The Water Centre was also influenced by the policy. The Water Centre is the largest office building built by the City of Calgary in the last twenty years and combines two large city business units that were previously distributed in five separate buildings. The use of an Integrated Design Process (IDP), a common green building design strategy, fundamentally changed the nature of the project. Originally, the Water Centre was intended to host 180 people, however, in the course of the design process it became clear that it would make sense to house all of the related city employees in a single space and so the project grew to house 300-400 offices and 400 field staff.
Green building aspects include 70 percent storm water reductions, 50 percent reduction in potable water, 60 percent savings in annual energy consumption over a standard building, ventilation using fresh air, and day-lighting. The landscaping includes 5 acres of native grasses and wildflowers, demonstrating the use of low-water use plants and materials. The expected lifetime of the building is 100 years, twice that of comparable structures. It is also anticipated that the building will improve delivery of water services in Calgary by facilitating improved communication between employees who were previously in different buildings. Total construction cost was $33 million.
What Didn’t Work?
The City of Calgary's Sustainable Building Policy still has its challenges and detractors and while it is widely adopted, issues remain. The biggest challenge to a complete uptake relates to organizational structure; city business units operate independently and there are seven units that own buildings.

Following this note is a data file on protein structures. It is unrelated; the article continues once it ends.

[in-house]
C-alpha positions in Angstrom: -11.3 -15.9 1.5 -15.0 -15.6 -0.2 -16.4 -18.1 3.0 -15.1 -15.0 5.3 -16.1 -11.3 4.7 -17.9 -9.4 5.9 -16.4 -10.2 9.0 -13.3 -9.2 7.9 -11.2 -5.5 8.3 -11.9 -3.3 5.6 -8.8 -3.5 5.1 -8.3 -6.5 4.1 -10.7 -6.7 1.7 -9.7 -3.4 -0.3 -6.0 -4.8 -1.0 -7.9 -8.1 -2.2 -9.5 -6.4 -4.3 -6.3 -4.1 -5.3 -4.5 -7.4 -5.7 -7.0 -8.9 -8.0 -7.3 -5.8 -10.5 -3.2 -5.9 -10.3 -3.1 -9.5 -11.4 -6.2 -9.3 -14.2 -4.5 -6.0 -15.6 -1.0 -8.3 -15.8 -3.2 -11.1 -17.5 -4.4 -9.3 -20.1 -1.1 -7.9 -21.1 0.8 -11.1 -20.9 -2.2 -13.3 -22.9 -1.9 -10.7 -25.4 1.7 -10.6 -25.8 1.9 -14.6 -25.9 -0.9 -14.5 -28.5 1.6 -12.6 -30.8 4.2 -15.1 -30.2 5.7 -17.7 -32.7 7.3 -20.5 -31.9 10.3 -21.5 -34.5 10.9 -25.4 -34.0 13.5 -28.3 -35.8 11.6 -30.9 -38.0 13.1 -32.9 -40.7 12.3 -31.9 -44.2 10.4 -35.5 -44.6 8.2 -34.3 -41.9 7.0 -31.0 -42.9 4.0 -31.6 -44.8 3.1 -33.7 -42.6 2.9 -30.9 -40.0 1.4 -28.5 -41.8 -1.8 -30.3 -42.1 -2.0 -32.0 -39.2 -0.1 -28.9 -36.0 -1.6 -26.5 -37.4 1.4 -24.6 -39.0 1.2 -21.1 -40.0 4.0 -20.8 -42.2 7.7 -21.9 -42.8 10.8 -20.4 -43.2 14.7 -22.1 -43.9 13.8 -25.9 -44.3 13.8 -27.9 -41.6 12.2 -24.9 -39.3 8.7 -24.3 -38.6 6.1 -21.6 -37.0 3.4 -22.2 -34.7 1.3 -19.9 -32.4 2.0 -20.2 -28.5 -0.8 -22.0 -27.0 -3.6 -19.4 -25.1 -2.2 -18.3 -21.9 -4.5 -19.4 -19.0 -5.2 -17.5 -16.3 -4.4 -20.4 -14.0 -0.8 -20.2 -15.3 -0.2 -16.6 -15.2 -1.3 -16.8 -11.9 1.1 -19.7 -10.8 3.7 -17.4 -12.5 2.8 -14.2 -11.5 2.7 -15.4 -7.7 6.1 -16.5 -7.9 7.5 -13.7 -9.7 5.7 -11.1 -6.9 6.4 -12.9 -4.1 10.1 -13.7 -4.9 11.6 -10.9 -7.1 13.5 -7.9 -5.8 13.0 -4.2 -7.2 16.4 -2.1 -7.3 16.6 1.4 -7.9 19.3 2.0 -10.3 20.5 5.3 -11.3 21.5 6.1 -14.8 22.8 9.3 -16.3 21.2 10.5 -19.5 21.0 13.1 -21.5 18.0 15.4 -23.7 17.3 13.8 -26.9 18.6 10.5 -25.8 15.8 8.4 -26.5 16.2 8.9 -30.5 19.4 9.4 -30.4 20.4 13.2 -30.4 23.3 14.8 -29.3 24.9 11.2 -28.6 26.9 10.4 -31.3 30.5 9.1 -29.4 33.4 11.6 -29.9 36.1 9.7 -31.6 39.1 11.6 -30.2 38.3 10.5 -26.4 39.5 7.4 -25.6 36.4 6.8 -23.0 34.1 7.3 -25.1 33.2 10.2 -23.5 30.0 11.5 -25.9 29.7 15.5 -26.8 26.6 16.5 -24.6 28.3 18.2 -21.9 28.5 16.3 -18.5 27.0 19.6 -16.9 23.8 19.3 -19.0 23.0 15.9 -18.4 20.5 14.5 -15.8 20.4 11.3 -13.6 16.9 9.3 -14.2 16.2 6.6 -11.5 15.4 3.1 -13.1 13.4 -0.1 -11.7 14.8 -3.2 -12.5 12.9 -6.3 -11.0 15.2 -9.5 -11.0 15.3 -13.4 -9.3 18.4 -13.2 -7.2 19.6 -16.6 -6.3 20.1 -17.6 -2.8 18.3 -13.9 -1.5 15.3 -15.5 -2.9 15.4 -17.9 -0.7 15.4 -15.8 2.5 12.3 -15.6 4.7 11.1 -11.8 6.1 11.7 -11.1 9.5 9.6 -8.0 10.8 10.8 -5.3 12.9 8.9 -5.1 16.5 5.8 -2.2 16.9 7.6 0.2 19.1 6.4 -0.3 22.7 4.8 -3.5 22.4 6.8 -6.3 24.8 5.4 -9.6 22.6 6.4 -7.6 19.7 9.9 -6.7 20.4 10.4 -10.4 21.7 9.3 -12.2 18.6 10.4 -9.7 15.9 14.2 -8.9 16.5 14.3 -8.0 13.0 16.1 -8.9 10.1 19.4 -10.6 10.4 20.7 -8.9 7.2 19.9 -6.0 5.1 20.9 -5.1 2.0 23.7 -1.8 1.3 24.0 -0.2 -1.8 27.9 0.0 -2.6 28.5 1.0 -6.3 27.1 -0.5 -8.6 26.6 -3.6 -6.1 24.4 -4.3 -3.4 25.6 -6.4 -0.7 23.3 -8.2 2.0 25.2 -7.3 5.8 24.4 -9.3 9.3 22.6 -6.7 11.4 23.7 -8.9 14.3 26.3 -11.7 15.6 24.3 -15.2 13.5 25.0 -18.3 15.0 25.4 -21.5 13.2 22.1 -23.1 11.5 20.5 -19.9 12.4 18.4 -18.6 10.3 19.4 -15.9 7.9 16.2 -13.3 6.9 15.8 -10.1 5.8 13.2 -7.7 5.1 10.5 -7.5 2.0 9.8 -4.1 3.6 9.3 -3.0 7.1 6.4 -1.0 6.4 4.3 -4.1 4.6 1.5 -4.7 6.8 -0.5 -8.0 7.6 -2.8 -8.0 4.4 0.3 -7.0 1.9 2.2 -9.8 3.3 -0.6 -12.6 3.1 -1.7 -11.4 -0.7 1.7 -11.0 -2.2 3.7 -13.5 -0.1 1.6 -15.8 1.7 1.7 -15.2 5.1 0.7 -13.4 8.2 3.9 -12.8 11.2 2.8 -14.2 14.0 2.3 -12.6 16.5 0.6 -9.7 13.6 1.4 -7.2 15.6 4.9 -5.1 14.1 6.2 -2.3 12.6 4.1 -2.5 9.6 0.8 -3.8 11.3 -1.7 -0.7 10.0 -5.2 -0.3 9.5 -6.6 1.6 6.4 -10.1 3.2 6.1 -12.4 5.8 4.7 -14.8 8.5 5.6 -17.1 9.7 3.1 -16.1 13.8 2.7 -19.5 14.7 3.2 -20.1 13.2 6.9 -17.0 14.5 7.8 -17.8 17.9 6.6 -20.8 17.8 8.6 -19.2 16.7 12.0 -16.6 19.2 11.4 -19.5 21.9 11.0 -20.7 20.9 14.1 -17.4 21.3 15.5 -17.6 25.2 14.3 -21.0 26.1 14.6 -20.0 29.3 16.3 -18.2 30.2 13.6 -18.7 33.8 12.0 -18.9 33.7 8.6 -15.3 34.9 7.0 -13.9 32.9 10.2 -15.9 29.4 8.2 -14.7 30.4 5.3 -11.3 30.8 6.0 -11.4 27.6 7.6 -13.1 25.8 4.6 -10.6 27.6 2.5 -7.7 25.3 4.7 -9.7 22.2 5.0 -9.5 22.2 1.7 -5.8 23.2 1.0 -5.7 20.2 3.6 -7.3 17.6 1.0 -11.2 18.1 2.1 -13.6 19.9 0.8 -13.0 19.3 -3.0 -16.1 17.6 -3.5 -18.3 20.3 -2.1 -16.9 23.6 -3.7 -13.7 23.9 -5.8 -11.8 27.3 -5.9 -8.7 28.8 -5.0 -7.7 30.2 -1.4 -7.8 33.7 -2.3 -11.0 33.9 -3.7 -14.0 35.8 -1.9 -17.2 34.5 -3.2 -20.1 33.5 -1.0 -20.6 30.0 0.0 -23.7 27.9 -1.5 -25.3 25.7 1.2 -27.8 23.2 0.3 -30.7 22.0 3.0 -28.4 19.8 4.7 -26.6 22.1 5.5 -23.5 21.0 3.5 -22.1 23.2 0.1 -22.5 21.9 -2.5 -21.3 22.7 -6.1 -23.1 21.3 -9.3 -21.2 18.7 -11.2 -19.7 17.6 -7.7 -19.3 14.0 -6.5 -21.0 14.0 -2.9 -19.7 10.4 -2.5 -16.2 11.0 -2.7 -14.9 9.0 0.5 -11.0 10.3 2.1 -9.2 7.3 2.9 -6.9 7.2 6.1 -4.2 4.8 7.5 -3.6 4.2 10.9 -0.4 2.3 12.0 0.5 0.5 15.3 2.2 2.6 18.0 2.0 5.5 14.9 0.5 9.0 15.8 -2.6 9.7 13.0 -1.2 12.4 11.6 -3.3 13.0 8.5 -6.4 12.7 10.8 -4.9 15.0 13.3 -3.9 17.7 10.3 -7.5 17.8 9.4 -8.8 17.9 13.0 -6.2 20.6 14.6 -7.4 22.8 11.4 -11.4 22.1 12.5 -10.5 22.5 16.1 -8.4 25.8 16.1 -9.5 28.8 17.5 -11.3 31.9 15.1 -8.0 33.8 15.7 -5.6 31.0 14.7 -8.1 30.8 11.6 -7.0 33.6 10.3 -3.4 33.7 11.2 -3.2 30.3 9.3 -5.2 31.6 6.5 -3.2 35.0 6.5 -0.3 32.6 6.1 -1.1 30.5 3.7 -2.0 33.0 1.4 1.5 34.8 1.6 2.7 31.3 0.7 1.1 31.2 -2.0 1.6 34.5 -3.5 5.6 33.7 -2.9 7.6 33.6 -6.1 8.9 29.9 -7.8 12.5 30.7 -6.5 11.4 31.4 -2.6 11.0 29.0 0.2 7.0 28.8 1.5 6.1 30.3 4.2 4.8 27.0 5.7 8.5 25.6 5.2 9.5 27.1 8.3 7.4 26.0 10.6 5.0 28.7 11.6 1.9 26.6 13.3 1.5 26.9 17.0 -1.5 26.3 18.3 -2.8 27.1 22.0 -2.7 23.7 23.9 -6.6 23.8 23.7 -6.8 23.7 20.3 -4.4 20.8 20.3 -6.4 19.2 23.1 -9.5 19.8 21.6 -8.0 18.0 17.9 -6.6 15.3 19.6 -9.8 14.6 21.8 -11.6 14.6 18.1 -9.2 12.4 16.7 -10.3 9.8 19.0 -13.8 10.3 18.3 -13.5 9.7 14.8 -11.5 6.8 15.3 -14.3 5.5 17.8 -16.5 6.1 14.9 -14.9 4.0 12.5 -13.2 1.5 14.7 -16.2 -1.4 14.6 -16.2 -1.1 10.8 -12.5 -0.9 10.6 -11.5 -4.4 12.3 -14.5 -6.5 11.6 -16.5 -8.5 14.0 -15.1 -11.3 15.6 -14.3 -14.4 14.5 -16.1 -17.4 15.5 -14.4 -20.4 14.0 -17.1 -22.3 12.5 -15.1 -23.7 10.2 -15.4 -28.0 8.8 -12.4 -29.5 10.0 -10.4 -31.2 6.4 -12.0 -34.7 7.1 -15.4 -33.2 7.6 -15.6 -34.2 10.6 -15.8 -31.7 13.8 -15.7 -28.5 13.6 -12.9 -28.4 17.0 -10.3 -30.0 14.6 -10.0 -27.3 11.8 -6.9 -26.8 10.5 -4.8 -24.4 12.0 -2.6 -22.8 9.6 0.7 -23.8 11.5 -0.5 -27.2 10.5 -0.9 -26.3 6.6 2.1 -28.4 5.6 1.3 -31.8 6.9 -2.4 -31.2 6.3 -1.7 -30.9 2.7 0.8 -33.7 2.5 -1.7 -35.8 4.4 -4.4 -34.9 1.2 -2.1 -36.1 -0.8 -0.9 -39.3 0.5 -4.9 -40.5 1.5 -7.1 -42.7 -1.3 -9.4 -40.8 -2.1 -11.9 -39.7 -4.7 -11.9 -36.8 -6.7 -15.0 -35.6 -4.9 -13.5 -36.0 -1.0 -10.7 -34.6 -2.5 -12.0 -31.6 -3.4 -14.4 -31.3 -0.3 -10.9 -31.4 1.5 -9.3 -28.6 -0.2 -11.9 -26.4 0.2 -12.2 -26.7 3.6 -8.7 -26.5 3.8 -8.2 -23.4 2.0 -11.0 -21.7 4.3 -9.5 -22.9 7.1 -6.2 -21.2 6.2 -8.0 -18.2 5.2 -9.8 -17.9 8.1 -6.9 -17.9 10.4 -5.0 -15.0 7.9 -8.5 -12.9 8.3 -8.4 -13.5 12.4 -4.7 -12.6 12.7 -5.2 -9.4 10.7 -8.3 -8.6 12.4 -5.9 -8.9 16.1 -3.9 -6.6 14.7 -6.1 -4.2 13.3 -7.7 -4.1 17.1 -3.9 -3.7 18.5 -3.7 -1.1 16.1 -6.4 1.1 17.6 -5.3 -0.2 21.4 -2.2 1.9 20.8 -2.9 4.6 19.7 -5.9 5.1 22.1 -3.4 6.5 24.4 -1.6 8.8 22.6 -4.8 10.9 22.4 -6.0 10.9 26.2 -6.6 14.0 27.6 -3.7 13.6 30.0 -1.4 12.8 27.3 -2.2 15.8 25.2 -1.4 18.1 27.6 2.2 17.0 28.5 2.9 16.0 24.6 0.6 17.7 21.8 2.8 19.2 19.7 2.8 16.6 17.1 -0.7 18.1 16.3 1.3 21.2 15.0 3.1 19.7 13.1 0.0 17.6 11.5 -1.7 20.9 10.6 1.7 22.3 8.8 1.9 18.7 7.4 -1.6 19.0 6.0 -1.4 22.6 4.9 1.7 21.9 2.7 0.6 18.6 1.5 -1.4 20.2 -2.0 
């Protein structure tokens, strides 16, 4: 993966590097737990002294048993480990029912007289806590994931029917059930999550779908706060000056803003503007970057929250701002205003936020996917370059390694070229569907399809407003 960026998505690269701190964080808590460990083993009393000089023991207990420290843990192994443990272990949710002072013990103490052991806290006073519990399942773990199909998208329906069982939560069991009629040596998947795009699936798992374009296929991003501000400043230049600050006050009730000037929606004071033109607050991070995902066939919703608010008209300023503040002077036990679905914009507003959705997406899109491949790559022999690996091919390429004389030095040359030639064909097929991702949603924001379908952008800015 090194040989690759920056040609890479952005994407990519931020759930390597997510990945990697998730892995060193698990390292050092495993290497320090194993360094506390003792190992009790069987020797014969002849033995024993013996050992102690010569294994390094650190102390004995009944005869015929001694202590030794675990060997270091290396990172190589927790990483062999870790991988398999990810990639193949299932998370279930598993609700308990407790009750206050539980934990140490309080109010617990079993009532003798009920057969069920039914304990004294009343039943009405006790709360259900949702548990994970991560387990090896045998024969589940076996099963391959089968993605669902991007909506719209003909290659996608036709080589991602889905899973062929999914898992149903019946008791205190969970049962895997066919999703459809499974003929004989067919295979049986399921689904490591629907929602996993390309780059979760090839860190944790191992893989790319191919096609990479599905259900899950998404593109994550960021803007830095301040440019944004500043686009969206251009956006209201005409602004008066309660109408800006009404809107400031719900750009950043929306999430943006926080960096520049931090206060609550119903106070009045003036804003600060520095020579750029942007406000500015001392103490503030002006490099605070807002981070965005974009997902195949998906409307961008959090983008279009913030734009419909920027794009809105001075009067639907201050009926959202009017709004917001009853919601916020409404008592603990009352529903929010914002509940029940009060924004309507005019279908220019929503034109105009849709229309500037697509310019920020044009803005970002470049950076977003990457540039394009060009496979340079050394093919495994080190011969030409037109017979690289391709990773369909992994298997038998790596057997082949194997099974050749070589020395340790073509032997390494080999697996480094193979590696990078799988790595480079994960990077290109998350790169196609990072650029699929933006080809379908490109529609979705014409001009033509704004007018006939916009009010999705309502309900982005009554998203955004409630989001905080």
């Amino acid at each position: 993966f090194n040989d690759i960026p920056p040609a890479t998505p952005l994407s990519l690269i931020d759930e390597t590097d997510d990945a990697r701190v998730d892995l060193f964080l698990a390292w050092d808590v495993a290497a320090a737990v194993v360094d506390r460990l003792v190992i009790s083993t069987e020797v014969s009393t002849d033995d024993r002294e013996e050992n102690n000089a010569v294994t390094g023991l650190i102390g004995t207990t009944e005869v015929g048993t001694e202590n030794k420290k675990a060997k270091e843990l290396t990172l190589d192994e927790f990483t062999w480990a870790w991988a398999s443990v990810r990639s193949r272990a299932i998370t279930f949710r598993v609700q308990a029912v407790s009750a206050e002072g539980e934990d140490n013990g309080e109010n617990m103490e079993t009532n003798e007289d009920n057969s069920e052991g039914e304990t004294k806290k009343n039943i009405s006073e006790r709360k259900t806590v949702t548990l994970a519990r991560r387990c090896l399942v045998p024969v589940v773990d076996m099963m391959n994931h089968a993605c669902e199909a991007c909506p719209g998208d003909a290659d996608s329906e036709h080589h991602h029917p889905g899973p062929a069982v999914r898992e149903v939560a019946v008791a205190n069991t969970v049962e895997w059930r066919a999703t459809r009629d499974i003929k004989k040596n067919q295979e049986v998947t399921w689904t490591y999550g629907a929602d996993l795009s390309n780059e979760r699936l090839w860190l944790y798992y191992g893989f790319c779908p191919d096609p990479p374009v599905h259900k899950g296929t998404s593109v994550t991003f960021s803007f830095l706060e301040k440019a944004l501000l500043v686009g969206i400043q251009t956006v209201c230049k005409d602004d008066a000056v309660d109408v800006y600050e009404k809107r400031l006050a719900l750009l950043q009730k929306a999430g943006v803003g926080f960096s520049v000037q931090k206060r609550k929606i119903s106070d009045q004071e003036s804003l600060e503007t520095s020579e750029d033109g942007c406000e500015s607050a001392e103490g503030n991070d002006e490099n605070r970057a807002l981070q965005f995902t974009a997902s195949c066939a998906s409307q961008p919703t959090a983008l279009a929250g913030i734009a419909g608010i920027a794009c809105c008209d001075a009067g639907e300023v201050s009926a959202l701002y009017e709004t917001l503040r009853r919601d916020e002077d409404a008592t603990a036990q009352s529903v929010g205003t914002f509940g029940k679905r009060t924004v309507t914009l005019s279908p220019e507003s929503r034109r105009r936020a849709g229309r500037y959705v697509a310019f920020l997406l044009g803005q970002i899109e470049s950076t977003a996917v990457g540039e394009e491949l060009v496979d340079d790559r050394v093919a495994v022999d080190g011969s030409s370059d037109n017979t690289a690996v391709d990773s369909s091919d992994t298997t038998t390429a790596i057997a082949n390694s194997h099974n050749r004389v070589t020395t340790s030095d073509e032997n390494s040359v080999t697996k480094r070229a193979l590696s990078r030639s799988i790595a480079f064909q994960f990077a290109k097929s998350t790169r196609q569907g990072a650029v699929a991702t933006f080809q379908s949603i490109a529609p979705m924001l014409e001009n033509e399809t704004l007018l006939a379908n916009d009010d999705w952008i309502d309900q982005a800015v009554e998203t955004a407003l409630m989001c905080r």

In the case of the Water Centre, a key challenge was the on and off loading of team members. For example, the office people in the construction management company work on design and tender and then pass it onto others to build the project. The transfer of knowledge regarding the green building strategies from one group to another can slow the process down and extra budgeting for this component would have been helpful. In addition, some aspects of integrated design and decision-making may be compromised.
Financial Costs and Funding Sources
A key feature of the city’s policy was a commitment that the policy would not result in additional total building costs, and the Water Centre was a successful example of this commitment. Certain green building strategies including high efficiency filters, construction waste management, the purchase of green power and additional commissioning work added approximately $200,000 to 300,000 to the total (less then one percent on a project costing $33 million), however, most of these items pay back through savings in operational costs. The mechanical and electrical strategies, for example, resulted in energy savings with a 12- to 15-year payback (Interview with project manager, 2007).
There is considerable debate as to whether green building strategies result in significantly higher capital costs. A survey of six early green building case studies in Canada indicated that there was actually a capital costs saving of 5.6 percent (+5%,+8%, -41%, 0%, 0%, -5.6%) (McDonald, 1997). However, other studies in the US indicate, on average, small premiums (Kats, 2003, 2006, Bradshaw, 2005). A more accurate conclusion that parallels the results in Calgary is “Costs range widely; some projects added significant costs and others actually saved money. In every case, an integrated design process and early commitment to sustainable design enable high achievement” (Matthiessen & Morris quoted in MacDonald, 2005). In the case of the Water Centre, after the IDP and a decision to combine two city departments, the budget increased significantly; however the project manager indicated that green building strategies for a project this size do not cost more then conventional construction. Cardel Place, as well, illustrated that significant capital and operating savings are possible within a conventional budget.